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Creator Nationality: European; Northern European; German
Creator Dates/Places: Germany
Creator Active Place: Germany
Creator Name-CRT: Germany, Nuremberg, 16th Century
Title: Partial Suit of Armor in Maximilian Style
Title Type: Primary
View: Full View
Creation Start Date: 1523
Creation End Date: 1527
Creation Date: c. 1525
Object Type: Decorative Arts and Utilitarian Objects
Classification Term: Armor
Classification Term: Arms
Materials and Techniques: steel, steel and brass rivets, leather straps
AMICA Contributor: The Cleveland Museum of Art
Owner Location: Cleveland, Ohio, USA
ID Number: 1916.1714
Credit Line: Gift of Mr. and Mrs. John L. Severance
Context: Distinguished by its regularly fluted surfaces, armor in the 'Maximilian' style was popularized in South Germany and Austria during the first decades of the sixteenth century. The style is usually called 'Maximilian' since it was introduced during the reign (1493-1519) of the Holy Roman Emperor, Maximilian I. This armor was visually most striking in natural sunlight, which created a dazzling effect as it reflected on the polished rippling steel. The flutings may have originated as a means of imitatingthe pleatings of male costume of the day. It quickly became apparent, however, that the flutings were also a strengthening device similar to corrugated metal. This enabled the armorer to use plates of thinner and therefore lighter steel. Such suits ofarmor demanded time-consuming and highly precise work from the armorer, which in turn quickly drove the production costs high enough that the fashion disappeared by 1540.Maximilian I was known as der letzte Ritter, 'the Last Knight.' He was a firm believer in the importance of well-stocked regional arsenals (Zeughäuser), which he is known to have furnished with arms and armor. He was also responsible for the creation of a dedicated, professional infantry, the Landsknechte. In 1478 Maximilian married Maryof Burgundy, daughter of Duke Charles the Bold, and heiress to the most sophisticated court in Europe. The Burgundian court had maintained its own armor workshop at Arbois, set up by Charles himself. After Charles's death in battle in 1477, most of hislands including Arbois were annexed by the French king. As a result of this, Maximilian decided to install a court workshop of his own at Innsbruck in the Tyrol, already an established center for armor manufacture. This workshop appears to have been instrumental in spreading the 'Maximilian style' throughout South Germany. The style became especially well adapted by the armorers of Nuremberg, which ultimately became the principal center for its production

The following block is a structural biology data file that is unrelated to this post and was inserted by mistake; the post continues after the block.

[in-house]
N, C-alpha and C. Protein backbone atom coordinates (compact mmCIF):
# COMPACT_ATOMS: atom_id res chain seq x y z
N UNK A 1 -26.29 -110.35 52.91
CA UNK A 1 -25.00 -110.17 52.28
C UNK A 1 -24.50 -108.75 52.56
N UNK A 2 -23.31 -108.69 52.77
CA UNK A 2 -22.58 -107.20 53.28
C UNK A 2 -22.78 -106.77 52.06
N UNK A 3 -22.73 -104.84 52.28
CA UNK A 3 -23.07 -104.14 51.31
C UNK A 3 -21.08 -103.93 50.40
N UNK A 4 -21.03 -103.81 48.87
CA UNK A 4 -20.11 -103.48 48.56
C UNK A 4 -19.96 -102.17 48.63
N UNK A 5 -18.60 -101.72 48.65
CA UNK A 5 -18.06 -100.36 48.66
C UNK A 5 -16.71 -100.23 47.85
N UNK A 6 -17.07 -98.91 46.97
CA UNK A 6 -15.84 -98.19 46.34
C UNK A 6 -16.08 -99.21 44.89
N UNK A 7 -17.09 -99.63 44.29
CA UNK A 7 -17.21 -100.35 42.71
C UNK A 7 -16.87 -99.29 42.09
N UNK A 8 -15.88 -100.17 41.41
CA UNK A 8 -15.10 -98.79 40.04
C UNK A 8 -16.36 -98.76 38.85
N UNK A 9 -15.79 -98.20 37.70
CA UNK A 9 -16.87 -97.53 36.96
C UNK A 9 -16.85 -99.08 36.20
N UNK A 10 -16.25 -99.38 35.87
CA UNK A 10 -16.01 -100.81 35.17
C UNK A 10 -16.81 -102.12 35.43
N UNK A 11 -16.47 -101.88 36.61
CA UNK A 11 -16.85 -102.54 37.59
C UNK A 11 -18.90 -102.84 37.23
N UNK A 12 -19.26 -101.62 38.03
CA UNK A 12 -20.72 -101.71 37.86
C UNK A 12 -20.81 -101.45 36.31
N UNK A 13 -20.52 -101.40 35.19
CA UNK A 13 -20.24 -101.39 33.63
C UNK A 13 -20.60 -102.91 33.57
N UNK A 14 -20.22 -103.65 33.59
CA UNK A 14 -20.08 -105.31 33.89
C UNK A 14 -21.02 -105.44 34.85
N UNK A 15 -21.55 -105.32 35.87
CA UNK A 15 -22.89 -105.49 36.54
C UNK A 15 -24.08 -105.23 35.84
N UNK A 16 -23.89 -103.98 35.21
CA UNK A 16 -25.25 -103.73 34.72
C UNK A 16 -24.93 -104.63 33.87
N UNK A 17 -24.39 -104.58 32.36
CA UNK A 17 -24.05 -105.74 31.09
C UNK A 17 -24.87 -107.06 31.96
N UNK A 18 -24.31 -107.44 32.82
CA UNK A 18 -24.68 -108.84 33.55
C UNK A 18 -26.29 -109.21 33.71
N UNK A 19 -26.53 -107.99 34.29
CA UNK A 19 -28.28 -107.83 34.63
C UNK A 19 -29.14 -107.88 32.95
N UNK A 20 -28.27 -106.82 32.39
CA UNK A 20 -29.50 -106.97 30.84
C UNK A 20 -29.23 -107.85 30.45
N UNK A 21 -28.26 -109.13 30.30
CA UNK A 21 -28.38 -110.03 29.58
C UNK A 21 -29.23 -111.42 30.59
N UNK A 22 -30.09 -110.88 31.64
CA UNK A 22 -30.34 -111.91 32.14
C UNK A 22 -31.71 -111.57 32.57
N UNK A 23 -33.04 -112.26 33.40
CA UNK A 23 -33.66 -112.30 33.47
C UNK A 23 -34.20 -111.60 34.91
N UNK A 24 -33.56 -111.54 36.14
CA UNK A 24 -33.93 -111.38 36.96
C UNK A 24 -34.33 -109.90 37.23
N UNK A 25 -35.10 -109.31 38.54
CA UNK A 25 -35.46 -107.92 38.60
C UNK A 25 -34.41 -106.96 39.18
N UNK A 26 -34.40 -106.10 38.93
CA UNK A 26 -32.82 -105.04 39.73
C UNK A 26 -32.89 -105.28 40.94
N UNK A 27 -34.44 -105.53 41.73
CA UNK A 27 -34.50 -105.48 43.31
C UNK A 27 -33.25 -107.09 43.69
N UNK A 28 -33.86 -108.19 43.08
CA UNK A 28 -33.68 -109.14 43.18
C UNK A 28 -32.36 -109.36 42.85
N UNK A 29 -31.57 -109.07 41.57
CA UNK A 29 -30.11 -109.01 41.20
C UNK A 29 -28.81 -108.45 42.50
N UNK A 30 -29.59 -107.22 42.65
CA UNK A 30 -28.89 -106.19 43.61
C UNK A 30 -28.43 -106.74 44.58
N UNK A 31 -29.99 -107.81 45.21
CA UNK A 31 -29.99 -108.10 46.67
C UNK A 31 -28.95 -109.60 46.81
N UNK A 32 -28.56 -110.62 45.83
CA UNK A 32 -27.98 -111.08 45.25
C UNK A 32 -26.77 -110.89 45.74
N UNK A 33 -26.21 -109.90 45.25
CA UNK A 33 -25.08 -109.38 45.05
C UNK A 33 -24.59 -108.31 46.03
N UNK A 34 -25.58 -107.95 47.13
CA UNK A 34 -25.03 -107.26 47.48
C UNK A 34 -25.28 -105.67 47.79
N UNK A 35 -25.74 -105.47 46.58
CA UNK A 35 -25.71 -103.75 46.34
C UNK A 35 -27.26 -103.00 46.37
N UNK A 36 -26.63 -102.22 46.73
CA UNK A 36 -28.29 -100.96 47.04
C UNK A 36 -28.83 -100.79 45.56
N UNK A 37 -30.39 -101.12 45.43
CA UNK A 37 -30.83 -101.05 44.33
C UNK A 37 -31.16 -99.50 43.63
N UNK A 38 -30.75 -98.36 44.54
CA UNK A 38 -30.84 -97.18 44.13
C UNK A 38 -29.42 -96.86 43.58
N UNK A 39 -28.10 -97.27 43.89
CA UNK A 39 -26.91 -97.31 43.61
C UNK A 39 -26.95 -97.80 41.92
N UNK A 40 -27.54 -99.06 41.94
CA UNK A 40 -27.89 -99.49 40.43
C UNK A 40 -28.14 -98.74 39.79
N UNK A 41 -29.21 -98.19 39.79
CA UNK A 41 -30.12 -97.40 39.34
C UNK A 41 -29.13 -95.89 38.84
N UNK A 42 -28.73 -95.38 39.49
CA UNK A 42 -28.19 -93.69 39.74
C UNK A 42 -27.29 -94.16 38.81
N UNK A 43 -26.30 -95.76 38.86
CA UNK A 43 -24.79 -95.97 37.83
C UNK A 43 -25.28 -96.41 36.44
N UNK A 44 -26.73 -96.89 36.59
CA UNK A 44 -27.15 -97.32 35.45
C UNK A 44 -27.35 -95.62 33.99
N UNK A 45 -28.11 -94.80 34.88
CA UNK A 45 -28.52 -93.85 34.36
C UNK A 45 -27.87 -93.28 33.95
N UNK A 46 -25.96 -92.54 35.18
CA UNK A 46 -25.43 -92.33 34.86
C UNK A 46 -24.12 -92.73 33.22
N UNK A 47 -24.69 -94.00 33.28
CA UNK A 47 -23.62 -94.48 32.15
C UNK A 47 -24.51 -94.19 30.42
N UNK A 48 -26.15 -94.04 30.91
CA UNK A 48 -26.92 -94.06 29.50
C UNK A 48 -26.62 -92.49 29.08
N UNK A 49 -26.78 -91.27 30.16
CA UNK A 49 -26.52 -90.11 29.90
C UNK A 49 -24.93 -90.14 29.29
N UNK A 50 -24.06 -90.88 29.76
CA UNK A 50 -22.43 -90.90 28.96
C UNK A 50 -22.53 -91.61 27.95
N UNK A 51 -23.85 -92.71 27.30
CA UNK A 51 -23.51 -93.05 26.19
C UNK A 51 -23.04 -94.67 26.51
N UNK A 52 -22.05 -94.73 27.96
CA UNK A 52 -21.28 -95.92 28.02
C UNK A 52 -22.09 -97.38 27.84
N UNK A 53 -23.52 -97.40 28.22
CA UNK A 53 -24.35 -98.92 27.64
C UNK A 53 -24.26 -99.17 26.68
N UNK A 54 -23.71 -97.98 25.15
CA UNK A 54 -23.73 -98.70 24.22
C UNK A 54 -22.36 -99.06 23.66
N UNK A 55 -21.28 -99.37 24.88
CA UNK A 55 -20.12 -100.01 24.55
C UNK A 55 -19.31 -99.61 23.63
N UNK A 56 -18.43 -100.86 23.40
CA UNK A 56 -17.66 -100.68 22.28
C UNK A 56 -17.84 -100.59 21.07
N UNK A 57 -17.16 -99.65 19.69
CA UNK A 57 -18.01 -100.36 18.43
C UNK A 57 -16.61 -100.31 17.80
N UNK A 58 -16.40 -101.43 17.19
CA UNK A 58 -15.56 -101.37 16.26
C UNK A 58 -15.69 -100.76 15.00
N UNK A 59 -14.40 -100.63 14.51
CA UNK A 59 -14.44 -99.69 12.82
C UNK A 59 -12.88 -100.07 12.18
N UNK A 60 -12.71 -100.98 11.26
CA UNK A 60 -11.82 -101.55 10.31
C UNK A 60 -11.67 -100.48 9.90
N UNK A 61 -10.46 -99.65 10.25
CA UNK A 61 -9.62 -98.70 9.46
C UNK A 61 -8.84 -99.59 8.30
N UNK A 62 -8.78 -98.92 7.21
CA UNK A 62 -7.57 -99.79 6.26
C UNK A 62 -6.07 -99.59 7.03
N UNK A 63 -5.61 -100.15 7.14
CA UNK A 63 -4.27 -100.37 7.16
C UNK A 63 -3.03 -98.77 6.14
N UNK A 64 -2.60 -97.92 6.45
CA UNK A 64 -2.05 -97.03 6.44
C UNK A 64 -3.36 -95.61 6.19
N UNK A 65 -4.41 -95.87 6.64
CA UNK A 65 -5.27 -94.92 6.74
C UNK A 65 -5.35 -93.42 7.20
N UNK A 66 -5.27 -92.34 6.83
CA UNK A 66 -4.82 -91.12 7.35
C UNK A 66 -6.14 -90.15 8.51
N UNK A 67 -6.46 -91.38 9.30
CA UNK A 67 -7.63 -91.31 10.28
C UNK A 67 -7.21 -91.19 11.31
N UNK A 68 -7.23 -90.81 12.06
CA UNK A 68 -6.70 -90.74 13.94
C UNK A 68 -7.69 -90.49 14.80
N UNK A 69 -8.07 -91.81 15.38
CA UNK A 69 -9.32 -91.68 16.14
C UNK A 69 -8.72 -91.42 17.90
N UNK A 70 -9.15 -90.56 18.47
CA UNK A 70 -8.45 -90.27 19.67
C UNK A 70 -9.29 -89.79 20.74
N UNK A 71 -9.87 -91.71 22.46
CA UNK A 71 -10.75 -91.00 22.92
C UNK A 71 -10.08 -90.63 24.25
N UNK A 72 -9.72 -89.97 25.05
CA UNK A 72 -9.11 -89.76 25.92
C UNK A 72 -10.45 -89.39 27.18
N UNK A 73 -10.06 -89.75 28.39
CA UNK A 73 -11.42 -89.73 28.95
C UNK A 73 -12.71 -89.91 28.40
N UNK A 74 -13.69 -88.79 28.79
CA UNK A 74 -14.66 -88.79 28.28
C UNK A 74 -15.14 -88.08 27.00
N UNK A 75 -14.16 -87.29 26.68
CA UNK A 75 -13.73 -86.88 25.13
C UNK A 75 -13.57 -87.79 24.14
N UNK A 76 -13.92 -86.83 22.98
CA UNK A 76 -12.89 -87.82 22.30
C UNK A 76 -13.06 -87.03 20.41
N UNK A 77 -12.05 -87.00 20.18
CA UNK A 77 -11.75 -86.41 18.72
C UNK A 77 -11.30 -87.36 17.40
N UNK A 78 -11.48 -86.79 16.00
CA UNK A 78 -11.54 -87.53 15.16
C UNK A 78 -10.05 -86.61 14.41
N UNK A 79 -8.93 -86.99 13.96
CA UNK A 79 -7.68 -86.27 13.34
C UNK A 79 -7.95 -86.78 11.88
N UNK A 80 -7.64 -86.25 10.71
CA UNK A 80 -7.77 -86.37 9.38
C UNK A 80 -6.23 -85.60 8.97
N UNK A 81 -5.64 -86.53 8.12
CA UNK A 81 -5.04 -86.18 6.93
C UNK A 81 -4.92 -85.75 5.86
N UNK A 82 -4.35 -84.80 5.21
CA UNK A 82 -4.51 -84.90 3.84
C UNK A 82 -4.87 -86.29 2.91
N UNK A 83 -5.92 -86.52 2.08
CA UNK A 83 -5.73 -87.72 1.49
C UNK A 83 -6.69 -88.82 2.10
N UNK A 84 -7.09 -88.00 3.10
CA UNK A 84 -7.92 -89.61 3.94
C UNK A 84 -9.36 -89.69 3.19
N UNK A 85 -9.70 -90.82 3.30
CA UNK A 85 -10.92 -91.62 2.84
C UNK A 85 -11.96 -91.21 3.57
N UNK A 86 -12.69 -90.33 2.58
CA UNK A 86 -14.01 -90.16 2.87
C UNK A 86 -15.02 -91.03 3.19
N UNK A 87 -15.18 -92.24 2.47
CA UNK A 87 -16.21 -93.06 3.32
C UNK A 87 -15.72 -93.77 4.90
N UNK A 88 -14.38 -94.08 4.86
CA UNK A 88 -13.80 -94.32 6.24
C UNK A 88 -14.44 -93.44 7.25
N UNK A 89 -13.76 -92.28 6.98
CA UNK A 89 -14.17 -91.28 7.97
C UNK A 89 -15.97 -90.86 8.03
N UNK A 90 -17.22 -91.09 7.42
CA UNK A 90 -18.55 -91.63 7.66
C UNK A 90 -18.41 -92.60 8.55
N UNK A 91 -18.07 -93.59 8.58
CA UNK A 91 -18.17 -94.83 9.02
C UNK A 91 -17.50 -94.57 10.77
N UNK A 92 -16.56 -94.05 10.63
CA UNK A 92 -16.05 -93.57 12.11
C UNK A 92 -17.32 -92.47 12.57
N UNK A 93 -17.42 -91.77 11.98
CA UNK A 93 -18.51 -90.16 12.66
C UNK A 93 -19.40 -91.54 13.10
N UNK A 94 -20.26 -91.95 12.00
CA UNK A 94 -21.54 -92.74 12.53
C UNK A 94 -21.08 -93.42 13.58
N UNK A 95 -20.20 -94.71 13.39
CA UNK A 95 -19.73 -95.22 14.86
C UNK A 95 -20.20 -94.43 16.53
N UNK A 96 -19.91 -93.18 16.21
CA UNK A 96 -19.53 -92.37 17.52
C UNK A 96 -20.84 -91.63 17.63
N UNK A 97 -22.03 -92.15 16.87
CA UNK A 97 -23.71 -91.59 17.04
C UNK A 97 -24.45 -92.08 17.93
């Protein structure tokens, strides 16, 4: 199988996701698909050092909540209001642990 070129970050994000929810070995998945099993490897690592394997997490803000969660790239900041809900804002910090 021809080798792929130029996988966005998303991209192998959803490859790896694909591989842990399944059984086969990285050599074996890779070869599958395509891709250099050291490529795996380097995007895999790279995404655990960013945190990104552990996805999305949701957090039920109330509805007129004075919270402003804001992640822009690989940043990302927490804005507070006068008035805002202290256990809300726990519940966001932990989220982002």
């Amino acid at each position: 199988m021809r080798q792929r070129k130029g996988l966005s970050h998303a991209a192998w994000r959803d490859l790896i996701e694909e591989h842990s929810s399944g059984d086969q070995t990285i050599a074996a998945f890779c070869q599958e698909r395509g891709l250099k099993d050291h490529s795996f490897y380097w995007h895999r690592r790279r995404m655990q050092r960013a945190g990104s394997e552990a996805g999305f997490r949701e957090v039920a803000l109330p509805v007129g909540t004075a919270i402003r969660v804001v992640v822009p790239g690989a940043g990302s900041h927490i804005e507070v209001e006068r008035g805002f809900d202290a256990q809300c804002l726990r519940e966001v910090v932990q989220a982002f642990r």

AMICA ID: CMA_.1916.1714
AMICA Library Year: 1998
Media Metadata Rights:
Copyright, The Cleveland Museum of Art
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